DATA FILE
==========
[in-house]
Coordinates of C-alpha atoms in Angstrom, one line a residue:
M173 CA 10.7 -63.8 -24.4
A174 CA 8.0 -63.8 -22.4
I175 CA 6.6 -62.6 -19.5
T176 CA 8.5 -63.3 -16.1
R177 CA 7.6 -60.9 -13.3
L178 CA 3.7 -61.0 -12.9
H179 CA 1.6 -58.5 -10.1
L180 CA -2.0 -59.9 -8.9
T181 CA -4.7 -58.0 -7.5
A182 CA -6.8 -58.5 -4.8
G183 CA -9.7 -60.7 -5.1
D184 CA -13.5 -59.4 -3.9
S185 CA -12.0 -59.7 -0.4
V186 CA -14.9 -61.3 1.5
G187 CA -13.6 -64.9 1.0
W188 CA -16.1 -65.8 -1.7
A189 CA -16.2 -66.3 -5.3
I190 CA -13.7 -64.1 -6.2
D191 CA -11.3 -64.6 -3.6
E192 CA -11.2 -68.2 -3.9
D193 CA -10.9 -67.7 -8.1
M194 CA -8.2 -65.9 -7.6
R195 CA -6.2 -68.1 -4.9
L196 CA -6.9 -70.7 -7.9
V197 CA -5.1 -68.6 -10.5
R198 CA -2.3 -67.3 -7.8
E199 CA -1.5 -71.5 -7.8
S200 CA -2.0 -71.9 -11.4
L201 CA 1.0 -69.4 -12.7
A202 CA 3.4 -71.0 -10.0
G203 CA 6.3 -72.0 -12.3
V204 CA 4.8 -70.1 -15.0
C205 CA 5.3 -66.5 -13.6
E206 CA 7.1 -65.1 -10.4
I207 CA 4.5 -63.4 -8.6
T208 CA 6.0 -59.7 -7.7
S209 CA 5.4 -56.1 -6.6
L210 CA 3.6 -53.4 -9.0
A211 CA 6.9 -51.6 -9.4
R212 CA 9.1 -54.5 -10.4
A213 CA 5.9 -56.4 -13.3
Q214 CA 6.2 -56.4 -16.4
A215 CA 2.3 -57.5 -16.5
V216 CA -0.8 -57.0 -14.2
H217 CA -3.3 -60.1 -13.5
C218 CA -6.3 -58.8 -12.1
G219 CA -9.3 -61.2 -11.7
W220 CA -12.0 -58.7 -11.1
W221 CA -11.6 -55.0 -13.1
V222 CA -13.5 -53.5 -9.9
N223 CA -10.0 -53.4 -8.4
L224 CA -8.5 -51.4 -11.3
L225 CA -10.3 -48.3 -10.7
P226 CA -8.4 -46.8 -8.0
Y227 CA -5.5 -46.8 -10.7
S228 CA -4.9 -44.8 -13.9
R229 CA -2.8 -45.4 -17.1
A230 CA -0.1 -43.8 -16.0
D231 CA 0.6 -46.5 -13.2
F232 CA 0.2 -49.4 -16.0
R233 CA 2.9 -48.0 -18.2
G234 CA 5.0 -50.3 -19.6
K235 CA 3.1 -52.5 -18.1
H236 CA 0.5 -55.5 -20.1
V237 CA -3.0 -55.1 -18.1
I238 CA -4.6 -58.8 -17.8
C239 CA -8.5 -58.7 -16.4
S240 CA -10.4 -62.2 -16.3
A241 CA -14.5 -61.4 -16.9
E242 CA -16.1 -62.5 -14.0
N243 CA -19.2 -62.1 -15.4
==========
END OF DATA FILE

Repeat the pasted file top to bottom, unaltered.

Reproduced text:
[in-house]
Coordinates of C-alpha atoms in Angstrom, one line a residue:
M173 CA 10.7 -63.8 -24.4
A174 CA 8.0 -63.8 -22.4
I175 CA 6.6 -62.6 -19.5
T176 CA 8.5 -63.3 -16.1
R177 CA 7.6 -60.9 -13.3
L178 CA 3.7 -61.0 -12.9
H179 CA 1.6 -58.5 -10.1
L180 CA -2.0 -59.9 -8.9
T181 CA -4.7 -58.0 -7.5
A182 CA -6.8 -58.5 -4.8
G183 CA -9.7 -60.7 -5.1
D184 CA -13.5 -59.4 -3.9
S185 CA -12.0 -59.7 -0.4
V186 CA -14.9 -61.3 1.5
G187 CA -13.6 -64.9 1.0
W188 CA -16.1 -65.8 -1.7
A189 CA -16.2 -66.3 -5.3
I190 CA -13.7 -64.1 -6.2
D191 CA -11.3 -64.6 -3.6
E192 CA -11.2 -68.2 -3.9
D193 CA -10.9 -67.7 -8.1
M194 CA -8.2 -65.9 -7.6
R195 CA -6.2 -68.1 -4.9
L196 CA -6.9 -70.7 -7.9
V197 CA -5.1 -68.6 -10.5
R198 CA -2.3 -67.3 -7.8
E199 CA -1.5 -71.5 -7.8
S200 CA -2.0 -71.9 -11.4
L201 CA 1.0 -69.4 -12.7
A202 CA 3.4 -71.0 -10.0
G203 CA 6.3 -72.0 -12.3
V204 CA 4.8 -70.1 -15.0
C205 CA 5.3 -66.5 -13.6
E206 CA 7.1 -65.1 -10.4
I207 CA 4.5 -63.4 -8.6
T208 CA 6.0 -59.7 -7.7
S209 CA 5.4 -56.1 -6.6
L210 CA 3.6 -53.4 -9.0
A211 CA 6.9 -51.6 -9.4
R212 CA 9.1 -54.5 -10.4
A213 CA 5.9 -56.4 -13.3
Q214 CA 6.2 -56.4 -16.4
A215 CA 2.3 -57.5 -16.5
V216 CA -0.8 -57.0 -14.2
H217 CA -3.3 -60.1 -13.5
C218 CA -6.3 -58.8 -12.1
G219 CA -9.3 -61.2 -11.7
W220 CA -12.0 -58.7 -11.1
W221 CA -11.6 -55.0 -13.1
V222 CA -13.5 -53.5 -9.9
N223 CA -10.0 -53.4 -8.4
L224 CA -8.5 -51.4 -11.3
L225 CA -10.3 -48.3 -10.7
P226 CA -8.4 -46.8 -8.0
Y227 CA -5.5 -46.8 -10.7
S228 CA -4.9 -44.8 -13.9
R229 CA -2.8 -45.4 -17.1
A230 CA -0.1 -43.8 -16.0
D231 CA 0.6 -46.5 -13.2
F232 CA 0.2 -49.4 -16.0
R233 CA 2.9 -48.0 -18.2
G234 CA 5.0 -50.3 -19.6
K235 CA 3.1 -52.5 -18.1
H236 CA 0.5 -55.5 -20.1
V237 CA -3.0 -55.1 -18.1
I238 CA -4.6 -58.8 -17.8
C239 CA -8.5 -58.7 -16.4
S240 CA -10.4 -62.2 -16.3
A241 CA -14.5 -61.4 -16.9
E242 CA -16.1 -62.5 -14.0
N243 CA -19.2 -62.1 -15.4